There is no one word which will exactly describe the Egyptian conception of Maat both from a physical and from a moral point of view; but the fundamental idea of the word is " straight," and from the Egyptian texts it is clear that maat meant right, true, truth, real, genuine, upright, righteous, just, steadfast, unalterable, etc.
Thus already in the Prisse papyrus it is said, "Great is maat , the mighty and unalterable, and it hath never been broken since the time of Osiris," and Ptah-hetep counsels his listener to "make maat , or right and truth, to germinate.
Het-heru , or Hathor the "house of Horus," was the goddess of the sky wherein Horus the sun-god rose and set.
Subsequently a great number of goddesses of the same name were developed from her, and these were identified with Isis, Neith, Iusaset, and many other goddesses whose attributes they absorbed.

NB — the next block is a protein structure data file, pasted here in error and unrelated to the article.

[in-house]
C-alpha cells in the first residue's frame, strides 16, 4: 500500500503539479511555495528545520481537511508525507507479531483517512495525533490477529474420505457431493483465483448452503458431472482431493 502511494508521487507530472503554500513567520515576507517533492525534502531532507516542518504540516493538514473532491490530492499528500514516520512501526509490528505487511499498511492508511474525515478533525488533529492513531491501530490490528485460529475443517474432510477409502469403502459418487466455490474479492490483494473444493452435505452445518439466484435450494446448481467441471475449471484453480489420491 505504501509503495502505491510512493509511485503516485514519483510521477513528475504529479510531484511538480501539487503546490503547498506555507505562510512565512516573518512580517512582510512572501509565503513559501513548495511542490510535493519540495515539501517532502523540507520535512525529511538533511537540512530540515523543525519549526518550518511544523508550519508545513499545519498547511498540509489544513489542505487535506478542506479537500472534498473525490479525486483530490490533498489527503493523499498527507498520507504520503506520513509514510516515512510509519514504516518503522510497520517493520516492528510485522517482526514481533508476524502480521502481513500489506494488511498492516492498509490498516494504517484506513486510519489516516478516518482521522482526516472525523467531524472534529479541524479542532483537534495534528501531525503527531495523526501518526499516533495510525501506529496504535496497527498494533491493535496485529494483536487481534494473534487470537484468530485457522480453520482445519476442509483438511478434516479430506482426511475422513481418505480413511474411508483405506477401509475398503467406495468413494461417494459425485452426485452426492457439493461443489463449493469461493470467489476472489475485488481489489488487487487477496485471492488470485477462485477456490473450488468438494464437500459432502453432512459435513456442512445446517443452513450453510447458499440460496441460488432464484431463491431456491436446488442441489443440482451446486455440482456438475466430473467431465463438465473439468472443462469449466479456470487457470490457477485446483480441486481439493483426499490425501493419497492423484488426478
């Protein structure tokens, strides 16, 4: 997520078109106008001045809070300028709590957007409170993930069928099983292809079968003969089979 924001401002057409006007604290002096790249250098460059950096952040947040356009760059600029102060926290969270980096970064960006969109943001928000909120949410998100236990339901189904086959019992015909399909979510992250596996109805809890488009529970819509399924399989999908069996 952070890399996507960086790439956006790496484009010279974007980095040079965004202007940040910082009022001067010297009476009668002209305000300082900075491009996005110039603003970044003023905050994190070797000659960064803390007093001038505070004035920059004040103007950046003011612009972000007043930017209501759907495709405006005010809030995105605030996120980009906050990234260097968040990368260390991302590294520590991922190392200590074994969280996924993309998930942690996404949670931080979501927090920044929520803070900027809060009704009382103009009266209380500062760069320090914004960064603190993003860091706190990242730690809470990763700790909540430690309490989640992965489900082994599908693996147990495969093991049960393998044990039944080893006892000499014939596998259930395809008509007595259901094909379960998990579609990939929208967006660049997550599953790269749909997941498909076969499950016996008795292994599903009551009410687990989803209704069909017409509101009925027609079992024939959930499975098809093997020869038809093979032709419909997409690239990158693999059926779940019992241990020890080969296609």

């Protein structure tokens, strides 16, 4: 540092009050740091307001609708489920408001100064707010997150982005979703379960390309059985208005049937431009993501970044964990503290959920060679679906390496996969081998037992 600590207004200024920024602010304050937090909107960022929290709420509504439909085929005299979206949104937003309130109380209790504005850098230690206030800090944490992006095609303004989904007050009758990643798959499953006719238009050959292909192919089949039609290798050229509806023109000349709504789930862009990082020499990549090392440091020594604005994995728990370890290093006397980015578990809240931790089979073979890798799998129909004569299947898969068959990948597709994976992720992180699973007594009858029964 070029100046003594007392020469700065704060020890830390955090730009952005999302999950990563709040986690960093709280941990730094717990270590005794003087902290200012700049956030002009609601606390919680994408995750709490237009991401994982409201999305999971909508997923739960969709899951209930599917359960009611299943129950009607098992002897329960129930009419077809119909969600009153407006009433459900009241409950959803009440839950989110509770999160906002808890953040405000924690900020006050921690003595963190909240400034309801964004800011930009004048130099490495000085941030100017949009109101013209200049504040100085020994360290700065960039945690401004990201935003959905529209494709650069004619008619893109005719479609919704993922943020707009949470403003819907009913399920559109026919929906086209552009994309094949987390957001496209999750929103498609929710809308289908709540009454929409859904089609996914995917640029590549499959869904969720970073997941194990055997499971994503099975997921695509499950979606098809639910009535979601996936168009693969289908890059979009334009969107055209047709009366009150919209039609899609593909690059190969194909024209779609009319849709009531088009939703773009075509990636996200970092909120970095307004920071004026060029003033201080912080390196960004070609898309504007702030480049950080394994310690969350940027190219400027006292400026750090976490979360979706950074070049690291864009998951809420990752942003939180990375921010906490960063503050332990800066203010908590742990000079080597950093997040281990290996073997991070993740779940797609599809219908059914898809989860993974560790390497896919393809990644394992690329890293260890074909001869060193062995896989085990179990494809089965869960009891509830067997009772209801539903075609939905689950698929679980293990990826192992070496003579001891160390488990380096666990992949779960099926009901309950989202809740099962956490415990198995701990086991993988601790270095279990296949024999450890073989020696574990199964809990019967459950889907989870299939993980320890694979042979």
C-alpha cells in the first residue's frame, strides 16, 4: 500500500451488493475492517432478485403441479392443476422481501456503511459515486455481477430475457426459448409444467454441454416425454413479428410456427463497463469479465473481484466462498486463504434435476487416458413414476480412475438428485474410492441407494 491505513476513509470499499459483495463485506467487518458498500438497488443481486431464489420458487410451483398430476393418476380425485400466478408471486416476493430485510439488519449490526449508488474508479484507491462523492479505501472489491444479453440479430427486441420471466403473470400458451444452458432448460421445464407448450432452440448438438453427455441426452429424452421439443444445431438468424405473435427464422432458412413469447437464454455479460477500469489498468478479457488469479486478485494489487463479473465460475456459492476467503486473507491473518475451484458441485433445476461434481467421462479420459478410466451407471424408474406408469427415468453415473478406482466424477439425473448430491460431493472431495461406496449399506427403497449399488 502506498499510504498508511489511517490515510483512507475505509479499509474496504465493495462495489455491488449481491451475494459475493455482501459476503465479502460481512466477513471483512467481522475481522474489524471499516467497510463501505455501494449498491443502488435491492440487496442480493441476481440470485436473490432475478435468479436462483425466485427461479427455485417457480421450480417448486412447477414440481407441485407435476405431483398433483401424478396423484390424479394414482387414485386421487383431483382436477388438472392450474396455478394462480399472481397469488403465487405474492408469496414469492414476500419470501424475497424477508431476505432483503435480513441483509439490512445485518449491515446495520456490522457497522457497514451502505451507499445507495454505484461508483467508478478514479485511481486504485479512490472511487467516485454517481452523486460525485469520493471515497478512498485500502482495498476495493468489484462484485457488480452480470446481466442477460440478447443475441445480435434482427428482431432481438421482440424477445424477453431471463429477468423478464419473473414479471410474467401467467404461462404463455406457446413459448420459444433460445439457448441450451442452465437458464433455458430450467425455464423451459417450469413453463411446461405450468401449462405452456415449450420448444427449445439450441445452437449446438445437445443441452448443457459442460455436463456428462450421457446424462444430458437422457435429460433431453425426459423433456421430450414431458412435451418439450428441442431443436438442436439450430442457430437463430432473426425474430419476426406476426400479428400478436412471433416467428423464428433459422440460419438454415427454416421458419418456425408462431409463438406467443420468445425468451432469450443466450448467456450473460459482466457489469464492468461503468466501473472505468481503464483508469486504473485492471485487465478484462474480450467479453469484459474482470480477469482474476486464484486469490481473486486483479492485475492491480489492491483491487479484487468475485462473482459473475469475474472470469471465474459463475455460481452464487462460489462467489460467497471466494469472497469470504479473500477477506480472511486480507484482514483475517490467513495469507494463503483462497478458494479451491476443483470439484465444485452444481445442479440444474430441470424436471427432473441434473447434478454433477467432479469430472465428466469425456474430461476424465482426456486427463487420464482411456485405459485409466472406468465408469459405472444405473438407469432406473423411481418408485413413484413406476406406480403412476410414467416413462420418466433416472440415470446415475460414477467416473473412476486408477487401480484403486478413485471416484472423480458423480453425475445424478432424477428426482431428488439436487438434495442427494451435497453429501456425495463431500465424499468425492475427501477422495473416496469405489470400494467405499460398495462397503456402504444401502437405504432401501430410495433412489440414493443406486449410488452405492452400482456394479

A group of seven Hathors is also mentioned, and these appear to have partaken of the nature of good fairies. In one form Hathor was the goddess of love, beauty,.
The various meanings of maat are illustrated by abundant passages from Egyptian texts by Brugsch, Wörterbuch Suppl.
Often she has the form of a cow--the animal sacred to her--and in this form she appears as the goddess of the tomb or Ta-sertet, and she provides meat and drink for the deceased.
Meht-urt is the personification of that part of the sky wherein the sun rises, and also of that part of it in which he takes his daily course; she is depicted in the form of a cow, along the body of which the two barks of the sun are seen sailing.
Already in the pyramid texts we find the attribute of judge ascribed to Meh-urt, and down to a very late date the judgment of the deceased in the hall of double Maat in the presence of Thoth and the other gods was believed to take place in the abode of Meh-urt.
Net or Neith , "the divine mother, the lady of heaven, the mistress of the gods," was one of the most ancient deities of Egypt, and in the pyramid texts she appears as the mother of Sebek.